Can You Still See The Stars?

As a science fiction writer and an avid stargazer, I love seeing the stars. They remind me of where in the universe we are. A recent article by CBC proposed that, due to light pollution, “most Canadians are about as likely to see the Milky Way as they are to see a beaver riding on the back of a moose.” Living in Northern British Columbia, I’ve seen a fox with a beaver in its mouth and I’ve seen a moose in my front yard. I haven’t seen a beaver riding on a moose, but I do have a view of the Milky Way. 

Image by Anja from Pixabay

With three quarters of Canadians living in light-filled cities, I’m one of the lucky few who still have the ability to look up into the sky and see the stars. I’ve been able to drag my kids outside in their pajamas to point out Mars and Jupiter and Saturn and Venus when the planets have been visible. We’ve watched for “falling stars” and marvelled when the planets line up just over the treeline. 

The latest study indicating that the sky is brightening even faster than expected, making the stars harder to see, is not a surprise, but it does give me a profound sense of solastalgia. For eons, stars have been a source of guidance for the human race. They’ve been a source of legends and myths, stories and signs. They’ve been a way to navigate and to know where we are. Losing the ability to see the stars feels like a symbol of how myopic society has become. 

Derived from nostalgia, Solastalgia is a form of homesickness one gets when one is still at home, but the environment has been altered and feels unfamiliar. The term is specifically referencing change caused by chronic change agents like climate change or mining. Used primarily to describe the negative psychological effect of chronic environmental destruction on an individual’s homeland, or the place they call home.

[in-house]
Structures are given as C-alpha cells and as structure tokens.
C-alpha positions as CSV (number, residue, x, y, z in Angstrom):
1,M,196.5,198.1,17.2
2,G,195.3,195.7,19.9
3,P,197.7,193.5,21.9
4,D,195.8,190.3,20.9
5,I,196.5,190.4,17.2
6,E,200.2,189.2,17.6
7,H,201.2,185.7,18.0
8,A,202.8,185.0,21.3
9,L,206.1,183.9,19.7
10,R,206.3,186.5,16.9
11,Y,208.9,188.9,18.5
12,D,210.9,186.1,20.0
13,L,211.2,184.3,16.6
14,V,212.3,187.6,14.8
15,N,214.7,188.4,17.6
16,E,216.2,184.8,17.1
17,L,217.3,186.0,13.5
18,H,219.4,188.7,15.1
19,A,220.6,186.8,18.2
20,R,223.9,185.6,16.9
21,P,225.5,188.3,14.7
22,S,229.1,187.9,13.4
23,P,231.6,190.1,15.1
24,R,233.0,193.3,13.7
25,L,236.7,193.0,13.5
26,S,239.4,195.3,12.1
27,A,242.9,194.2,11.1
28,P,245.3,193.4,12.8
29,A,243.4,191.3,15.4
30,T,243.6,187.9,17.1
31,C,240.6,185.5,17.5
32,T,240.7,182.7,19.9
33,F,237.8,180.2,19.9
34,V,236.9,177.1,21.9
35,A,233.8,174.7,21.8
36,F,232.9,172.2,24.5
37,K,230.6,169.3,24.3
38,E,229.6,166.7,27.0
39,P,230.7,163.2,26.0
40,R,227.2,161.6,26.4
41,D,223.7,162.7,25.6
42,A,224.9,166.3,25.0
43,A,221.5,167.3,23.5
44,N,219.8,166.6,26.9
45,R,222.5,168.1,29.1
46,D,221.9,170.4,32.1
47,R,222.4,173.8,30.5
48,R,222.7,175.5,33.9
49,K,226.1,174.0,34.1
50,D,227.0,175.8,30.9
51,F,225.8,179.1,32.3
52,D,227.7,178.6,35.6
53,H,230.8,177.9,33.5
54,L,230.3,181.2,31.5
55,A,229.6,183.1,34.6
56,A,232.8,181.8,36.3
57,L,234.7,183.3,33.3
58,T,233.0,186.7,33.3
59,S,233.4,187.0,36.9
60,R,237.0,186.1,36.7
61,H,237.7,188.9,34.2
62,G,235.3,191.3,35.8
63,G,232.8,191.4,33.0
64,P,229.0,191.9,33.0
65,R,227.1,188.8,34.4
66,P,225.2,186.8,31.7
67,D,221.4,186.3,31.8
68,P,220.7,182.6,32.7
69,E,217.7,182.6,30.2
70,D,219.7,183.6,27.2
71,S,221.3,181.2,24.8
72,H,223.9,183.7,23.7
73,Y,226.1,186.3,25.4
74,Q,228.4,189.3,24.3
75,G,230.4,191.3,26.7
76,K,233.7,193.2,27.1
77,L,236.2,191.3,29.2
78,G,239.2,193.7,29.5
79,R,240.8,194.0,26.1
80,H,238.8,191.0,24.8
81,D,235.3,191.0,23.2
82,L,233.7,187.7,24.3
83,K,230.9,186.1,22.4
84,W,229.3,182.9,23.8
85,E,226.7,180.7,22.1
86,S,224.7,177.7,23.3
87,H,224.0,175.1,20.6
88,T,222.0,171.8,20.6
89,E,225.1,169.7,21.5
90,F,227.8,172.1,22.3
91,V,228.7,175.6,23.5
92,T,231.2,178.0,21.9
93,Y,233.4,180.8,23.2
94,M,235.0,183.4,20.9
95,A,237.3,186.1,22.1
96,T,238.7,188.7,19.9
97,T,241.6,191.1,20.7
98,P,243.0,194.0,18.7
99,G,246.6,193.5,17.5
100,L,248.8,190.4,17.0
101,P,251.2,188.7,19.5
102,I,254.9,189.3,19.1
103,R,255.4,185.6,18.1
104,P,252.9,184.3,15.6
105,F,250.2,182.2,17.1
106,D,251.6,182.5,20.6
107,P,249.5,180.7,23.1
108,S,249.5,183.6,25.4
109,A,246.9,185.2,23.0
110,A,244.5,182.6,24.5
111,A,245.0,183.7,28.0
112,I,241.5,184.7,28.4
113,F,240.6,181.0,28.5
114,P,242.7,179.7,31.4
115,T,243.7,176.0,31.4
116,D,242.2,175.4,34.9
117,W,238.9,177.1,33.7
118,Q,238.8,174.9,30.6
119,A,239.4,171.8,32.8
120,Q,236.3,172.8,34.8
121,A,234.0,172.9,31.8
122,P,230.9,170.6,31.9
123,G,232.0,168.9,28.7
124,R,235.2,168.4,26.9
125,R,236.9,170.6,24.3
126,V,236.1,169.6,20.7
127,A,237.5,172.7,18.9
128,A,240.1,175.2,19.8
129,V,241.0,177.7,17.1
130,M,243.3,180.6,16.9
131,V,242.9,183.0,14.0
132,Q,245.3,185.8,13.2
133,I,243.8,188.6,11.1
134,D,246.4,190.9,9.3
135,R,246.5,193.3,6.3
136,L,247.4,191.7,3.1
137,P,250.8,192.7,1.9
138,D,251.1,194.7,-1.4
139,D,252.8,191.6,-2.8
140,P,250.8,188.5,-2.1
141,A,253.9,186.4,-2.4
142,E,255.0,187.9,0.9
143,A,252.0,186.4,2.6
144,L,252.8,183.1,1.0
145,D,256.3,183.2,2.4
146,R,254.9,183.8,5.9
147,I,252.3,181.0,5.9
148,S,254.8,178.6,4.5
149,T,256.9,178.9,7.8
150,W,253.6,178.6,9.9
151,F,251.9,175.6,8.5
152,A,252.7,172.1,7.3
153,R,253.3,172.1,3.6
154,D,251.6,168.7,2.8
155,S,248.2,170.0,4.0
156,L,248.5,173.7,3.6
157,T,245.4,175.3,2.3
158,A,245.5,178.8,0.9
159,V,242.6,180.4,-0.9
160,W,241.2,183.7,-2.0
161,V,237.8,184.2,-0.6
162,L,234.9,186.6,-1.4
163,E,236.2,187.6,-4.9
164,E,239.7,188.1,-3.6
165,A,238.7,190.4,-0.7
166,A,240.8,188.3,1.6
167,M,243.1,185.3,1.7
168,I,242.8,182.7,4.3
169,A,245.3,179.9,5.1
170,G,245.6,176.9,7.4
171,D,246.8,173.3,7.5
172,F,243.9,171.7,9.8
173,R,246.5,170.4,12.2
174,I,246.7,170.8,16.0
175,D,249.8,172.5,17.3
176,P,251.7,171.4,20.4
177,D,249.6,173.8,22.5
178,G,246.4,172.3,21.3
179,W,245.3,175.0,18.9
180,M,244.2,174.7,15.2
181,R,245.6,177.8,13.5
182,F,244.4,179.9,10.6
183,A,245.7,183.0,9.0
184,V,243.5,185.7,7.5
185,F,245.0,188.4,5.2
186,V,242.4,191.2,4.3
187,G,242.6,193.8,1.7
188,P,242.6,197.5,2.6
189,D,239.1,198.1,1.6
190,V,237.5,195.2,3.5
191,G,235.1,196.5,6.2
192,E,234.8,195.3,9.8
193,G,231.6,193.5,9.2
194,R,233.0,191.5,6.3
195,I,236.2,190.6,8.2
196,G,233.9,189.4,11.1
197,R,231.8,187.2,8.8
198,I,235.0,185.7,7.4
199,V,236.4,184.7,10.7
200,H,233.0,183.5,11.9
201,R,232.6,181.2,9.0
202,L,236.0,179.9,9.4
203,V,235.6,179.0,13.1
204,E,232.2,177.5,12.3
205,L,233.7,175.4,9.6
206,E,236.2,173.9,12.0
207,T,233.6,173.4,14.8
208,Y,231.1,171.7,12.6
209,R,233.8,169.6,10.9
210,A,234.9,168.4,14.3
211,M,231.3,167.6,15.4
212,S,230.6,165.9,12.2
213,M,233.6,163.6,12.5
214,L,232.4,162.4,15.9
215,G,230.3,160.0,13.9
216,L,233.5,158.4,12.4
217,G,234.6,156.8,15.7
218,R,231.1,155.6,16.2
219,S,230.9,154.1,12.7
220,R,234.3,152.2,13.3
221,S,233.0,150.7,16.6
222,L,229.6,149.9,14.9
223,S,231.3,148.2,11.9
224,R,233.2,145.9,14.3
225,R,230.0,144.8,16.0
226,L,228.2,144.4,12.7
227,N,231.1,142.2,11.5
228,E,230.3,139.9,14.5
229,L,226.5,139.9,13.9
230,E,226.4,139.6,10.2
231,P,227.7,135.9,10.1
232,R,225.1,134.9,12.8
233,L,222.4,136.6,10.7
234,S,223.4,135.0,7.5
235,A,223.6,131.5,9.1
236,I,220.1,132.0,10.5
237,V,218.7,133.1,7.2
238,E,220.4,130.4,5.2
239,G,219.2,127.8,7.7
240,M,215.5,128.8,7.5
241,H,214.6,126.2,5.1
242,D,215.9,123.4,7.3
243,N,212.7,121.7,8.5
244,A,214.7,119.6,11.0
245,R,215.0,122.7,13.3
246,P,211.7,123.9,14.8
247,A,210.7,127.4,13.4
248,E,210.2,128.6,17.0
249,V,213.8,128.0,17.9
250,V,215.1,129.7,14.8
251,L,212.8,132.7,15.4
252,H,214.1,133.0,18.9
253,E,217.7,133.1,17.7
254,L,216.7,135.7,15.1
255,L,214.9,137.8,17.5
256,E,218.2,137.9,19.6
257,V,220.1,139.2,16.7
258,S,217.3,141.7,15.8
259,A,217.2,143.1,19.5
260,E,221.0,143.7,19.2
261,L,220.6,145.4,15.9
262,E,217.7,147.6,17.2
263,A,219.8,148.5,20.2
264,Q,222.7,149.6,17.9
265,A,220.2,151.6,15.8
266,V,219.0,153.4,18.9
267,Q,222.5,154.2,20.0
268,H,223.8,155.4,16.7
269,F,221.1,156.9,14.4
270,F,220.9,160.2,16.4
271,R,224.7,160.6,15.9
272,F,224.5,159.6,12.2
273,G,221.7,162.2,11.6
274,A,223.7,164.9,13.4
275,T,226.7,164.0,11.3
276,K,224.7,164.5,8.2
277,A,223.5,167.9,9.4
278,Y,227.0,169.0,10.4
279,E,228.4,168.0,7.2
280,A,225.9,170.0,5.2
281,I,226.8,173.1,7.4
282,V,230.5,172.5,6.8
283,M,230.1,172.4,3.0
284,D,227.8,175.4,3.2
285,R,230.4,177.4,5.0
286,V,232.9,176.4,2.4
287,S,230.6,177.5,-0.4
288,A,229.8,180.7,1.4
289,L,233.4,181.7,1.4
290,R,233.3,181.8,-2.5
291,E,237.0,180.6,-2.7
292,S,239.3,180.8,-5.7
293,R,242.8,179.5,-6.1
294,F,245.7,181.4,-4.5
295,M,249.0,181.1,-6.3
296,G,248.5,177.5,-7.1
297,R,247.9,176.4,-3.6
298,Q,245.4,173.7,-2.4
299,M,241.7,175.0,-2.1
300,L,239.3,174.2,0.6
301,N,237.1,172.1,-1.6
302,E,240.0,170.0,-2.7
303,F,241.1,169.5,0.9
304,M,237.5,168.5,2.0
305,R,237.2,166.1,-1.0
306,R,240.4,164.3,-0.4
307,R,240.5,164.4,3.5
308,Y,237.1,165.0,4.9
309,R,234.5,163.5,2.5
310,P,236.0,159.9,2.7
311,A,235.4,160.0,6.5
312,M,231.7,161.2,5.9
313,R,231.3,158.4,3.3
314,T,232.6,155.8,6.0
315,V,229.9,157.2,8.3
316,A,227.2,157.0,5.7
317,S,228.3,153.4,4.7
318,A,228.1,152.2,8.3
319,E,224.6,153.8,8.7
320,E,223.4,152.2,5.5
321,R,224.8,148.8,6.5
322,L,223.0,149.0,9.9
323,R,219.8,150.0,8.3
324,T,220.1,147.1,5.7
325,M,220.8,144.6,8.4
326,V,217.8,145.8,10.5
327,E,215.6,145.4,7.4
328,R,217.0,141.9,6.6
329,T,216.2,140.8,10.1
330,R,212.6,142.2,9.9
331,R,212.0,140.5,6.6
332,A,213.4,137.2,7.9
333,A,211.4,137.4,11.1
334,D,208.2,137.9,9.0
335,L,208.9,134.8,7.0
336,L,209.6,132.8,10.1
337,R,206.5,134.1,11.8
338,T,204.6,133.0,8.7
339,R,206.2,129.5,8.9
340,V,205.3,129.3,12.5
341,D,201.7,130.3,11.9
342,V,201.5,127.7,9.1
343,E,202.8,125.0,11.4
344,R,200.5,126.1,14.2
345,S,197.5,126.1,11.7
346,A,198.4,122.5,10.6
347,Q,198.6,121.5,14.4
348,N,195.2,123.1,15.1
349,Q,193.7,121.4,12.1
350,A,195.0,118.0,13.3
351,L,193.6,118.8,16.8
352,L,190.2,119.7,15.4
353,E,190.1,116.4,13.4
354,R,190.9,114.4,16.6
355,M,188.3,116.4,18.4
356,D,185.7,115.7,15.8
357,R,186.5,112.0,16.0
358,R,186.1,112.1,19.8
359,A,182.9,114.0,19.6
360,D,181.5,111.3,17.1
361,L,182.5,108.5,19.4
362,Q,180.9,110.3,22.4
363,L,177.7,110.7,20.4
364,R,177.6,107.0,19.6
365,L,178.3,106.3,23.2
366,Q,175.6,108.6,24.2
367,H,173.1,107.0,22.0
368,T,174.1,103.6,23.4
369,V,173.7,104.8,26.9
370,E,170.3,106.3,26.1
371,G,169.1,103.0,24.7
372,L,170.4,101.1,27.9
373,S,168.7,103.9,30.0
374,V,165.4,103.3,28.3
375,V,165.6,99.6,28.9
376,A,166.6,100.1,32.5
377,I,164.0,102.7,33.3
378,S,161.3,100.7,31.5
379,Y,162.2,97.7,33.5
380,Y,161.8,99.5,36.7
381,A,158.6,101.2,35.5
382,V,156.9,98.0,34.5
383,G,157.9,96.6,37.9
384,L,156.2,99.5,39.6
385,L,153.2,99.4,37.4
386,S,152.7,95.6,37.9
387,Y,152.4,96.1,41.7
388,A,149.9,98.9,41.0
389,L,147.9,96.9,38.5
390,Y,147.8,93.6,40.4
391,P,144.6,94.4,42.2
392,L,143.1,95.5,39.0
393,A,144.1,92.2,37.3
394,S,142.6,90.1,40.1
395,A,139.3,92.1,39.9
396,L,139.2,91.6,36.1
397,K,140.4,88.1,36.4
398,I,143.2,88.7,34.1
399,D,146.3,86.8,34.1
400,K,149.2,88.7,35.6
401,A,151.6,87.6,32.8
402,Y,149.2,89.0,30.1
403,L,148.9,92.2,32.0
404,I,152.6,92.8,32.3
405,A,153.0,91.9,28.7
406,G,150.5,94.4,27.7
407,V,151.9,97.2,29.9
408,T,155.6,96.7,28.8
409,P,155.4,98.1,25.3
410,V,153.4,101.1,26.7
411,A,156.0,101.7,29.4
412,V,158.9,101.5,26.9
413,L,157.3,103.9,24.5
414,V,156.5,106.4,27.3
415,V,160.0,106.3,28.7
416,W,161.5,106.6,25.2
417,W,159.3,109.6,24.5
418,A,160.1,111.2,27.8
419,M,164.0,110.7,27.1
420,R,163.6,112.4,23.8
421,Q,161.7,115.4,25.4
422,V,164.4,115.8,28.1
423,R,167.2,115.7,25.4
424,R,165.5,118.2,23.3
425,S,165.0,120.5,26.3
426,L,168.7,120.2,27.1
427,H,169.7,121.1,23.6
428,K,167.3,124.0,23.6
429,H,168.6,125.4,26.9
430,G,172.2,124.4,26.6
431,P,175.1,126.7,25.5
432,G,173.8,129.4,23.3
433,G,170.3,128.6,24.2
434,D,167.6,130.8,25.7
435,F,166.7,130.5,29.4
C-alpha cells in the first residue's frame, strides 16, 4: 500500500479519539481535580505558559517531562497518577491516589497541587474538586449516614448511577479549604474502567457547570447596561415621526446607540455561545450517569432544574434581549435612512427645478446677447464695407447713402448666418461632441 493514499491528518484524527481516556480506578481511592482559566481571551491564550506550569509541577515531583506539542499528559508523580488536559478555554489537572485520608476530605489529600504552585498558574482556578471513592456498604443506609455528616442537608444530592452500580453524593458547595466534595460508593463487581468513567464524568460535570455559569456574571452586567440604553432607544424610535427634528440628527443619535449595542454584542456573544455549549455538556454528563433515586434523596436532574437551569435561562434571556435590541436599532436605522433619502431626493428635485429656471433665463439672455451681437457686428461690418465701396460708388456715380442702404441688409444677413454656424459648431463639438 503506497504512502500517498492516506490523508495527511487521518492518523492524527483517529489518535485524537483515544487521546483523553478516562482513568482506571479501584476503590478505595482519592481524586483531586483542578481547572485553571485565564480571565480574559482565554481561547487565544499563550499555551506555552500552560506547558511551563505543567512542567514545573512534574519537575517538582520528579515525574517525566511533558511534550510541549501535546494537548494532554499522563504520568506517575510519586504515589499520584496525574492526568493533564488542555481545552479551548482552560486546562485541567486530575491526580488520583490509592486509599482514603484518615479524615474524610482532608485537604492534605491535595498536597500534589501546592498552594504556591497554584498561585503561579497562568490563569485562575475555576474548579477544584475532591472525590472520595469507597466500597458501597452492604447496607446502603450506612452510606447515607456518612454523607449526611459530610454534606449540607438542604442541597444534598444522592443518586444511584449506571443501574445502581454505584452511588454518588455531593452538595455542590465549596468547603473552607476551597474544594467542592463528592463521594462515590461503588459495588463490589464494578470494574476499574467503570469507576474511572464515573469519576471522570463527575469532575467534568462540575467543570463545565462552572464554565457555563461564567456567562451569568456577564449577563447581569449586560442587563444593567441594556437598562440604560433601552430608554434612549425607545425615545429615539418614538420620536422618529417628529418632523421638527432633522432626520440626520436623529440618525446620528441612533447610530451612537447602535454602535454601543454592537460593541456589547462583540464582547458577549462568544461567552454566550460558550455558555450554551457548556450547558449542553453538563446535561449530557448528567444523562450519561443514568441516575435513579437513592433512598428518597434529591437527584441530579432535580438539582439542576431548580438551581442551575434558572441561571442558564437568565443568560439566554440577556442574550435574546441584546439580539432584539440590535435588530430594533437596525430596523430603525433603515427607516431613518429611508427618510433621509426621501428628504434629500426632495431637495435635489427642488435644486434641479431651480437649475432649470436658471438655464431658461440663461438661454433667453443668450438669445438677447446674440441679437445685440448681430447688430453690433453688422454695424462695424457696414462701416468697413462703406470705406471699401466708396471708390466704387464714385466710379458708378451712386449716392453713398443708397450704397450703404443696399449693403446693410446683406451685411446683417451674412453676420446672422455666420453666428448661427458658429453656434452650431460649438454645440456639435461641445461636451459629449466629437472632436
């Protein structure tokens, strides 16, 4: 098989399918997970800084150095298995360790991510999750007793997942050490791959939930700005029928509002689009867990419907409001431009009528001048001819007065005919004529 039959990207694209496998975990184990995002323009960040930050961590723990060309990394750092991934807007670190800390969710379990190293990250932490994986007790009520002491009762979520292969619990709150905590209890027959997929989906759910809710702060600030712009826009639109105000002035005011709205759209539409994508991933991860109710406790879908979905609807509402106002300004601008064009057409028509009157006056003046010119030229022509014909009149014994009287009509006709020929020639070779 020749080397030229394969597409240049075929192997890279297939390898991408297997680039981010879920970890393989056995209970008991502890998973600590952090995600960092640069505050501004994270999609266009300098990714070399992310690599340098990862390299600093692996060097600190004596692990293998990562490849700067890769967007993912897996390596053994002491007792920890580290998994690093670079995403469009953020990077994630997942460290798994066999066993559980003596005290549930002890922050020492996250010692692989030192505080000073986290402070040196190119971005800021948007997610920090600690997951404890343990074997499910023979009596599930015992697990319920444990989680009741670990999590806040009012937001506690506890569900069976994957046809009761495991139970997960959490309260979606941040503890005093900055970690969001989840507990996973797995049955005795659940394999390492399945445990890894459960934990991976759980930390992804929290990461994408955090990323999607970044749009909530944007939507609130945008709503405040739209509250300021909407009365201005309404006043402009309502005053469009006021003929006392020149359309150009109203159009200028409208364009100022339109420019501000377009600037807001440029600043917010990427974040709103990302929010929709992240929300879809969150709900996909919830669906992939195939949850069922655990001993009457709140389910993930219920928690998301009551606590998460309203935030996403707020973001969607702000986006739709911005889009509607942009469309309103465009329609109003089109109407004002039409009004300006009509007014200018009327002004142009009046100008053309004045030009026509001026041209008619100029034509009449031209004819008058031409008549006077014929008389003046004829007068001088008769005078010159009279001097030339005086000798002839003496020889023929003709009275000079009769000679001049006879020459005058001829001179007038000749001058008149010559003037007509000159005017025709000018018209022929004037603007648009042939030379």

Bureau of Linguistic Reality

Where In the Universe Are We?

The stars are a reminder of where we are in the universe, so here’s a refresher:

Earth hurtles around the sun approximately every 365 days. Over geological time, the Earth has been through five mass extinction events, at least five major ice ages and ongoing shifts in the position of the tectonic plates. The Earth is in constant flux. 

Our little planet is the third planet from the Sun (a 4.5 billion year old yellow dwarf star), preceded by Mercury and Venus and followed by Mars, Jupiter, Saturn, Uranus and Neptune. Between Mars and Jupiter is the asteroid belt and beyond Neptune’s orbit is the Kuiper Belt, which contains comets, asteroids and bits of ice. Even further is the Oort Cloud, made up mostly of icy planetesimals. 

The planets of the solar system
Image by 0fjd125gk87 from Pixabay
Side note: If you've ever been curious about the topography of Mars, check out Google Mars (like Google Earth but for Mars!)

All of this is contained within the Milky Way galaxy. The Milky Way is a spiral galaxy and is believed to have two major arms and several smaller arms. Each of these arms spiral around the massive black hole at the center of our galaxy. Our sun (and the accompanying planetary system we call home) reside between the Sagittarius arm and the Perseus arm in an unassuming branch called the Orion Spur

Image Credit: NASA/JPL-Caltech/R. Hurt (SSC/Caltech)

Beyond the Milky Way are more galaxies within the universe. Andromeda is the neighbouring galaxy to the Milky Way and is predicted to be on a collision course with our galaxy in approximately 4 billion years from now. That will happen before our sun sputters out (becoming a red giant star, then a white dwarf, then a planetary nebula) in approximately 5 billion years. But that’s beside the point. There are multitudes of galaxies out there in the universe. 

Check out the following YouTube video for a sense of the scale of the universe and our place within it.

What Are You Seeing if You See the Milky Way?

 If you are one of the lucky few who can find a beaver riding a moose, when you look up into the night sky and see the hazy band of the Milky Way, you’re looking across the spiral disc of stars. The galactic core (the center of the galaxy) is the brightest part of the Milky Way and is visible in the constellation of Sagittarius

Image by Rene Tittmann from Pixabay

What Does This Mean for Humanity?

The way I see it, there are two ways to consider our place in the universe. One: Existentialism. If we’re so tiny, does anything matter anyway? Or two: Hope. I, for one, derive a great sense of comfort from knowing our place within the stars. No matter how things appear here on Earth, there’s always a bigger picture. I hope we can continue to see the night sky to remind us of that.

Though my soul may set in darkness, it will rise in perfect light; I have loved the stars too fondly to be fearful of the night.

Sarah Williams

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